Well the hand feel is nice and light with a bit of weight in the center. It’s lighter than most wireless mice, but the weight is evenly distributed. The back portion of the mouse flares out and supports your palm a bit to reduce drag which I have never seen a mouse do before. I’ve seen pinky and thumb rests, but not an extended one for the palm. There is a receiver dongle that pops out of the bottom as well as a USB charging cable. There are two thumb buttons on the left, a scroll wheel adjustment button, and a DPI button. While it doesn’t have a lot of buttons like Razer’s MMO mice, it works for people like me who don’t have a use for macros.
The mouse glides nicely on soft and hard mats and is incredibly responsive thanks to the 16,000 DPI, but surprisingly, I liked the presets out of the box they were perfect for me. There are 5 slots for DPI settings in the Alienware Command Center, as well as the ability to change the RGB lights. You can set the two thumb buttons as macros, but that’s about it. The mouse itself is more back to basics than featuring a bunch of buttons. I enjoy the feel of this mouse more than having to use buttons and macros which is fine for me personally and it matches my laptop which is also important. The battery life is also really decent with two days of 12 hours of use each and it only used 20% battery.
Overall, the 610M is a fantastic mouse, and due to the branding and use of Alienware Command Center it’s probably geared more towards Alienware computer owners. I wouldn’t expect anyone else to own one of these unless you just like the aesthetics. It feels good in the hand, has a responsive sensor, and has enough features to meet my needs.
It might be common knowledge of the even the most casual fan of Arcade 1Up’s cabinets that mods are needed for quality of life improvements and to make it that much closer to the original that 1UP either had oversight on or just plain refused to include. Thankfully, these cabinets are fully moddable with real arcade parts and require little knowledge or knowhow to do. I’ve included the mods I’ve done to my cabinet to make things better and improve the quality of life and make it more unique and stand out from the crowd. There are plenty of other more involved mods like running a RetroPie which essentially makes the cabinet an arcade emulator (which I feel is pointless when buying a specific machine), LED coin slots (requires a lot of wire splicing and even a brand new control board), various sound mods like adding a subwoofer, new speakers, and amp. But these are more involved and some aren’t worth it in the end as they won’t greatly improve the playing experience.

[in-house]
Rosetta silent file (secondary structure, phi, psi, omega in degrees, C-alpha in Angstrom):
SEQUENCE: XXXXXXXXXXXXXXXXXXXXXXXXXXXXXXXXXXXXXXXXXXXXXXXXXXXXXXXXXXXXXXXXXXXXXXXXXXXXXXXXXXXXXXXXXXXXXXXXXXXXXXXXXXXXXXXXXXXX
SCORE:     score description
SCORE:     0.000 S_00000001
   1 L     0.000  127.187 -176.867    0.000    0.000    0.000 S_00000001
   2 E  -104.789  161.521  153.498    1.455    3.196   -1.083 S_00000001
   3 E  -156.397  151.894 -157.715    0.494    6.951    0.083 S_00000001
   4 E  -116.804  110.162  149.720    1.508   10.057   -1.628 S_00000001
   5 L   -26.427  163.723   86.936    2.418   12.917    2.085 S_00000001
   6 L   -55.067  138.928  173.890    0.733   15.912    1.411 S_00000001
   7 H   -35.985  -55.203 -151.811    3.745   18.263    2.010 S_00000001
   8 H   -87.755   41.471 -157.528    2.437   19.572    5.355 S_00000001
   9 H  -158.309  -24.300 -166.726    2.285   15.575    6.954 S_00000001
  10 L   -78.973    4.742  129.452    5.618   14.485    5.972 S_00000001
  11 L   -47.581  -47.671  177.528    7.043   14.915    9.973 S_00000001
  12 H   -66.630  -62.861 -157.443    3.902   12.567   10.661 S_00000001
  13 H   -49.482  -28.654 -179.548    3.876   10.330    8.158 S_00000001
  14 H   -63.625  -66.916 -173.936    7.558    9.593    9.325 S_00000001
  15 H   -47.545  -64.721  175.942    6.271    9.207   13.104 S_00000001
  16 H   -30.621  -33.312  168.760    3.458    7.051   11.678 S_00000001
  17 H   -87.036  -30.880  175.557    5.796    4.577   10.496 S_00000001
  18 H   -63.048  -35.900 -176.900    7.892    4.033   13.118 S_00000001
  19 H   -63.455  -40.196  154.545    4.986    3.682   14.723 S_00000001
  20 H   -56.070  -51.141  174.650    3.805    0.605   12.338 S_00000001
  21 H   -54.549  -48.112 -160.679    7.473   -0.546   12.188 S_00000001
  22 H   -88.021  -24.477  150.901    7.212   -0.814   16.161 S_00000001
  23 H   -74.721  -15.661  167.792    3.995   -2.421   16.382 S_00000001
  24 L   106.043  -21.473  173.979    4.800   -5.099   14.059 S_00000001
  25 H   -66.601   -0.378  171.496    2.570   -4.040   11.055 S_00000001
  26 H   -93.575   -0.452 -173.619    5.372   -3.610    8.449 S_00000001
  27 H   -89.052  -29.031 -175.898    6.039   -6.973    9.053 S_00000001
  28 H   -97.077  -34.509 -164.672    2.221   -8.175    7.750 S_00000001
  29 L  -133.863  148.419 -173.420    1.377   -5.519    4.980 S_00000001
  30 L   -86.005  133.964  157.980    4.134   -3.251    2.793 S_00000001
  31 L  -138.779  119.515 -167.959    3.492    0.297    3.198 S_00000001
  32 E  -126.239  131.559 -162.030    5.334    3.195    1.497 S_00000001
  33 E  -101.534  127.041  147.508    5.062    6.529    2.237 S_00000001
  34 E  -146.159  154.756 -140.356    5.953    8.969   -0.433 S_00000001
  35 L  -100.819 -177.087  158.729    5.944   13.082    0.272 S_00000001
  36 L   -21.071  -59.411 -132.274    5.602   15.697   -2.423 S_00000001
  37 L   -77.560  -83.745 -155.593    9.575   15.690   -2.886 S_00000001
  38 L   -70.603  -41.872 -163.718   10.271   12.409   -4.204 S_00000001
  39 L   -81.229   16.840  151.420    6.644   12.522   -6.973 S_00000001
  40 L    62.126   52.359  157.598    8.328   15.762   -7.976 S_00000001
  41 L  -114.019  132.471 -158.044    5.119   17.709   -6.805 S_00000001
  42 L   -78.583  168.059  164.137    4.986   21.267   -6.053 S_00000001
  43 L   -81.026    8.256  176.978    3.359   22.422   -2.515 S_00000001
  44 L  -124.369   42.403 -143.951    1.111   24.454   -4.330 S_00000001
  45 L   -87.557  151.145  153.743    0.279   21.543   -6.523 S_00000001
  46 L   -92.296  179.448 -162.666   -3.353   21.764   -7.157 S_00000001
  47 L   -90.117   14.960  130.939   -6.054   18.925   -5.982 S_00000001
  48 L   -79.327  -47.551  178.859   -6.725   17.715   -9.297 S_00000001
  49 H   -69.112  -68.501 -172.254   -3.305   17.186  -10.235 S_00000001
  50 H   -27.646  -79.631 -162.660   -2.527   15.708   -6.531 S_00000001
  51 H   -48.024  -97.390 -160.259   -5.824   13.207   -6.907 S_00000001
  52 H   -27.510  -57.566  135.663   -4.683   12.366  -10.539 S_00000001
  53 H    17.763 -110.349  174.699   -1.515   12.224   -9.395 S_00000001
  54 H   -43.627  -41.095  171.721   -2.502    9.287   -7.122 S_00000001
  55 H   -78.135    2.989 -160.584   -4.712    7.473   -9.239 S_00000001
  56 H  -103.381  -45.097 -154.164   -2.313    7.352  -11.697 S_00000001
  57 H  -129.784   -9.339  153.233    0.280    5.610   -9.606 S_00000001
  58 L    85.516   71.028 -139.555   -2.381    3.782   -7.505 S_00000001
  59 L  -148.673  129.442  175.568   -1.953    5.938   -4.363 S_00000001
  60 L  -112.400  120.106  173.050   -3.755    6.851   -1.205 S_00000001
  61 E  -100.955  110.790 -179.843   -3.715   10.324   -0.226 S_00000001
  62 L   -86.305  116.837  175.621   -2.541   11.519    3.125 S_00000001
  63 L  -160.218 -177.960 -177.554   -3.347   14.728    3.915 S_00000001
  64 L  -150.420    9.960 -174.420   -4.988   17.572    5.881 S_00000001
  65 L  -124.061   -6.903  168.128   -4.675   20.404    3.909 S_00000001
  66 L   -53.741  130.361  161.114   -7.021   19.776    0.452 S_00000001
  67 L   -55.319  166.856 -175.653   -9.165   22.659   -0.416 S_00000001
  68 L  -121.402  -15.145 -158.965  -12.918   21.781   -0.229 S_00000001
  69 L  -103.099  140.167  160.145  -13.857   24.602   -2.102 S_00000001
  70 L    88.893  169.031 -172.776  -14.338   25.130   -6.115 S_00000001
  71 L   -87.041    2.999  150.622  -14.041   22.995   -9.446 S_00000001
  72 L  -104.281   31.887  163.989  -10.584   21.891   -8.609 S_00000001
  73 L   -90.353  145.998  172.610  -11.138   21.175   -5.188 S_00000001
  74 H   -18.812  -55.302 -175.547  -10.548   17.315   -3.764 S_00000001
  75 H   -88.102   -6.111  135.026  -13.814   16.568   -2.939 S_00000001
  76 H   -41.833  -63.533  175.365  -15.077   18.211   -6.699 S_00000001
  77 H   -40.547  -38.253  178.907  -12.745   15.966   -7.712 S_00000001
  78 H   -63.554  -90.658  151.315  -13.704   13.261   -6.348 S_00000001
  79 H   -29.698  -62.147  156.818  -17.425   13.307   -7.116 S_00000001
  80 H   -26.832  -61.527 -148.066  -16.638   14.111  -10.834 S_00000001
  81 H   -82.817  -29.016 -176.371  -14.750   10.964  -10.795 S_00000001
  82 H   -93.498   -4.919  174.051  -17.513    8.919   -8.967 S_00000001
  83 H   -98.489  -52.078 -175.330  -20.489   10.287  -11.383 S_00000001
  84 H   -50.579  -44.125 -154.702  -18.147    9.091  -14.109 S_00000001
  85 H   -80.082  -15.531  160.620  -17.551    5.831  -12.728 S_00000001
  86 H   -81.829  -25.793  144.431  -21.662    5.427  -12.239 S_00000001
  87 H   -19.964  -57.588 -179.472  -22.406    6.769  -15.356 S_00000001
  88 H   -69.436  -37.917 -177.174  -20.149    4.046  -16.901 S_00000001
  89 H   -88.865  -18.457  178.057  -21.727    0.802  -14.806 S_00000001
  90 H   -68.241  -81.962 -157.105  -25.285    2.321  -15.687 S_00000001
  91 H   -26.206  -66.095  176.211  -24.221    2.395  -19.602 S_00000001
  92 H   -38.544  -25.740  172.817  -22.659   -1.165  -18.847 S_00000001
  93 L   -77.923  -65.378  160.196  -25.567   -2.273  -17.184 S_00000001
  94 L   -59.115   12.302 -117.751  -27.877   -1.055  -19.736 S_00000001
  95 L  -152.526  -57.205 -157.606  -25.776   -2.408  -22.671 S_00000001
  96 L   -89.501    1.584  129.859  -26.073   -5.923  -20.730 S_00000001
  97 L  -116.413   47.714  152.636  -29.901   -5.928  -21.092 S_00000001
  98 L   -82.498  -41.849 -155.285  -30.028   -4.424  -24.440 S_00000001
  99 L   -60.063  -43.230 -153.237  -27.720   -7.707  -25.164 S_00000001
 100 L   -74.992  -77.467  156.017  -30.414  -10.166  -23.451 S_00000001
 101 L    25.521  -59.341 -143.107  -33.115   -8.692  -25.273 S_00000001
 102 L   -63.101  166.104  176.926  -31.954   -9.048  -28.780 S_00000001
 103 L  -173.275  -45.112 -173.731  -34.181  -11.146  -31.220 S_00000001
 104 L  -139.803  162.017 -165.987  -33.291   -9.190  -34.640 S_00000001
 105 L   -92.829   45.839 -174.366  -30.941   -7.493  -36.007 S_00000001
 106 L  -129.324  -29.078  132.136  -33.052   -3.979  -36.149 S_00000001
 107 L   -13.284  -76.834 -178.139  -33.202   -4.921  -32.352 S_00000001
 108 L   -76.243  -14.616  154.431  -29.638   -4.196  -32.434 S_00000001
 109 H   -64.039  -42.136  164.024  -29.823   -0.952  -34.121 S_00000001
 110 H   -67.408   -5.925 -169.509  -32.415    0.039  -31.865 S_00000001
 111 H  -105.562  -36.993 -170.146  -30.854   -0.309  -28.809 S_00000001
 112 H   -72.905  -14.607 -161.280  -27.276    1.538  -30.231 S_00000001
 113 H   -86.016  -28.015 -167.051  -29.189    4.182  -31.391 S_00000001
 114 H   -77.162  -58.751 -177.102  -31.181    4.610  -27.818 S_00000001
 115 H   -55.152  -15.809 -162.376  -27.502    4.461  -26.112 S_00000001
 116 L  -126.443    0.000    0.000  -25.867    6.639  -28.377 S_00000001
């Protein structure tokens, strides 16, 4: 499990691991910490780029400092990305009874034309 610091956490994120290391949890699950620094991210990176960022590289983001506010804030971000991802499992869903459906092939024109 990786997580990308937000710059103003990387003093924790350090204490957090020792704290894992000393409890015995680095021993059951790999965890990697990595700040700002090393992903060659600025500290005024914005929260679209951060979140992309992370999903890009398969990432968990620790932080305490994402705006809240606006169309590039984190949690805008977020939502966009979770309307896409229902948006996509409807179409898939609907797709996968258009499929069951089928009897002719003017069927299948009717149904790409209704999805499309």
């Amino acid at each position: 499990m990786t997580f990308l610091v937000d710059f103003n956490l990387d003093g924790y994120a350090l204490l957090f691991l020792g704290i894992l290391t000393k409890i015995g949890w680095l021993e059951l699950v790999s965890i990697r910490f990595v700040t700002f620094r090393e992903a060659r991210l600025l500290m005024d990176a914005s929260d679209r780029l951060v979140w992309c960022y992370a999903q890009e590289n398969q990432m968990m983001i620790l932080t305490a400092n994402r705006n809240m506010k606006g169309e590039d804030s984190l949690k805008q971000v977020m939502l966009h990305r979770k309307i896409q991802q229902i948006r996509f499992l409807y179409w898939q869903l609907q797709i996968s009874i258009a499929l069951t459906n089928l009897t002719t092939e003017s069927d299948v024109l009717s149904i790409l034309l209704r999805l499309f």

While the artwork on these cabinets or gorgeous, high quality, and true to the originals, there’s a few things that have been overlooked. Mainly the screws and screwholes are eyesores. Seeing bare wood and silver screws is just plain ugly. This goes for the cabinets and risers on every single unit. Thankfully for a few dollars, or even free, you can change this with some time and attention to detail.
The first thing you want to do is get rid of those unsightly bare screw holes. These can easily be covered up with a black sharpie or a matching color of your panel art. Mine was easy as the MK cabinet is mostly black where the screw holes are.
The silver screws are unsightly silver and stand out against darker artwork. You can either paint your screws to match the artwork around them or buy kits online for a few dollars that include painted screws. If you pain the tops of yours, they must also be treated with an anti corrosive spray so it doesn’t wear off over time.